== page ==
Trauma systems use prehospital evaluation of anatomic and physiologic criteria and mechanism of injury (MOI) to determine trauma center need (TCN). MOI criteria are established nationally in a collaborative effort between the Centers for Disease Control and Prevention and the American College of Surgeons’ Committee on Trauma and have been revised several times, most recently in 2011. Controversy exists as to which MOI criteria truly predict TCN. We review our single-center experience with past and present National Trauma Triage Criteria to determine which MOI predict TCN.
The trauma registry of an urban Level I trauma center was reviewed from 2001 to 2011 for all patients meeting only MOI criteria. Patients meeting any anatomic and physiologic criteria were excluded. TCN was defined as death, Injury Severity Score (ISS) of greater than 15, emergency department transfusion, intensive care unit admission, need for laparotomy/thoracotomy/vascular surgery within 24 hours of arrival, pelvic fracture, 2 or more proximal long bone fractures, or neurosurgical intervention during admission. Logistic regression analysis was used to identify which MOI predict TCN.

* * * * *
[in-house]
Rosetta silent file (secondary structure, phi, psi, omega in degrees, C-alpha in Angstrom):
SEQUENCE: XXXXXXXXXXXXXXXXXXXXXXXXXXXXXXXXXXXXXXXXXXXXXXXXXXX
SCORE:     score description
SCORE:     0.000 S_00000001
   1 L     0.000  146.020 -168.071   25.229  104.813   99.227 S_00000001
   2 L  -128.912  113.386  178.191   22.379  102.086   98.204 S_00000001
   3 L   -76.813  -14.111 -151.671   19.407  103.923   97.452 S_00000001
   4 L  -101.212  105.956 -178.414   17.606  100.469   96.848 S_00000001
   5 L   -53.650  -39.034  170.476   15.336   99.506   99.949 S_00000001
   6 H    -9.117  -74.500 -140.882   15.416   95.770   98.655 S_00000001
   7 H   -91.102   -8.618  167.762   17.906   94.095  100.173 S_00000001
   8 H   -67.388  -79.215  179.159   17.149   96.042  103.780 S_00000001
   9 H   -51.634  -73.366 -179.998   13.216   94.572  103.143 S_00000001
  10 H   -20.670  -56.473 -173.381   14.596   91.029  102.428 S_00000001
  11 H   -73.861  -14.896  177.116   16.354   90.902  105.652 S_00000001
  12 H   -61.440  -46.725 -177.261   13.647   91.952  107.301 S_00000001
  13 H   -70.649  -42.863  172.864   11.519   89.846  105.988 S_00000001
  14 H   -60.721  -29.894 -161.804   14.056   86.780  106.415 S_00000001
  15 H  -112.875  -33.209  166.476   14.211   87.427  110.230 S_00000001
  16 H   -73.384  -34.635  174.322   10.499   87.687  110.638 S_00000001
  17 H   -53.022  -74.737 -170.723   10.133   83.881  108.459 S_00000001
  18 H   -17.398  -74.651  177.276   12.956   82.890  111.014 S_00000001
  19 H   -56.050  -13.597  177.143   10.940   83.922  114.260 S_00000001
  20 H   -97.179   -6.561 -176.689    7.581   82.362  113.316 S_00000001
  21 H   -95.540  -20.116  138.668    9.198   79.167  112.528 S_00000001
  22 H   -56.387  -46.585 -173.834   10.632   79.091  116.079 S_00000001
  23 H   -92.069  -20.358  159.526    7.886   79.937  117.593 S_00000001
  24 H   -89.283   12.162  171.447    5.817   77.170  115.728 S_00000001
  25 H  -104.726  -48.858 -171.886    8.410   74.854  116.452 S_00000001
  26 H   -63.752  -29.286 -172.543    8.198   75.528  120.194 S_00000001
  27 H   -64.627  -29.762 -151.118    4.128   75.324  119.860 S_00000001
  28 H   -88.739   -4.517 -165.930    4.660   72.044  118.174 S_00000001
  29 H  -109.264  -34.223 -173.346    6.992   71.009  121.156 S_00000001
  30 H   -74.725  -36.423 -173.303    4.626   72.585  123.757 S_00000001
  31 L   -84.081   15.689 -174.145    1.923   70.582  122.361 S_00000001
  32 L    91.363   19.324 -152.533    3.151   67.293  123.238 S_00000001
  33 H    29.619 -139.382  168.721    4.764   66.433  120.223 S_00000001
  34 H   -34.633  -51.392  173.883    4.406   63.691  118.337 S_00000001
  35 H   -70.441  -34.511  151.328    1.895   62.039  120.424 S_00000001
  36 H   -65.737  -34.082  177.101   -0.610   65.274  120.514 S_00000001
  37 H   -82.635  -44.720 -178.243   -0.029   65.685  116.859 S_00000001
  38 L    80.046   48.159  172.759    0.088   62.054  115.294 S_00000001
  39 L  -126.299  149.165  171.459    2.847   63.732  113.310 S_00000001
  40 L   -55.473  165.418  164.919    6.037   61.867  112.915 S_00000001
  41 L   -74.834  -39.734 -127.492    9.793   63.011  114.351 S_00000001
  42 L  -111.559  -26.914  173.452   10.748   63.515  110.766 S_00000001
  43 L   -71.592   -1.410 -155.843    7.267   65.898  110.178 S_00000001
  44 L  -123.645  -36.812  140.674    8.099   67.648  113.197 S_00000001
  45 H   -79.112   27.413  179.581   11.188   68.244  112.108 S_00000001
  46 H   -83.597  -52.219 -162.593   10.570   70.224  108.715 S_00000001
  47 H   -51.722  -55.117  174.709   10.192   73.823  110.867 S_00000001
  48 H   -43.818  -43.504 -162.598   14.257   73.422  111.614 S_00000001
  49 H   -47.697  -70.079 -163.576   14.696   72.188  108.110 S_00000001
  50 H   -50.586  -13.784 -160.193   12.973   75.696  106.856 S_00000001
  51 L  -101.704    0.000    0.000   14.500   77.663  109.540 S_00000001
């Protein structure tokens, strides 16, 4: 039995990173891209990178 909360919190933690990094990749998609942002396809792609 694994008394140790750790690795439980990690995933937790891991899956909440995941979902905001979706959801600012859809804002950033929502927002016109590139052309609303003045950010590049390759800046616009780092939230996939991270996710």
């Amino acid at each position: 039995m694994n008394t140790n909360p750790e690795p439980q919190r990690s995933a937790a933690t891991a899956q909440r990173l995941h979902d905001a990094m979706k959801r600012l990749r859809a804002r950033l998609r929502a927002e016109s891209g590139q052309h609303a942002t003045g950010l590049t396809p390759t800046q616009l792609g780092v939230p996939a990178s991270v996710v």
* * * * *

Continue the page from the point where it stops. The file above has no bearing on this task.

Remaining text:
A total of 3,569 patients were transported to our trauma center who met only MOI criteria and had the MOI recorded in the registry; 821 MOI patients (23%) were identified who met our definition of TCN. Significant predictors of TCN included death in the same passenger compartment, ejection from vehicle, extrication time of more than 20 minutes, fall from more than 20 feet, and pedestrian thrown/runover. Criteria not meeting TCN include vehicle intrusion, rollover motor vehicle collision, speed of more than 40 mph, injury from autopedestrian/autobicycle of more than 5 mph, and both of the motorcycle crash (MCC) criteria.
With the exception of vehicle intrusion and MCC, the new National Trauma Triage Criteria accurately predicts TCN. In addition, extrication time of more than 20 minutes was a positive predictor of TCN in our system. Elimination of the vehicle intrusion and MCC criteria and reevaluation of extrication time merits further study.
LEVEL OF EVIDENCE
Prognostic and epidemiologic, level III.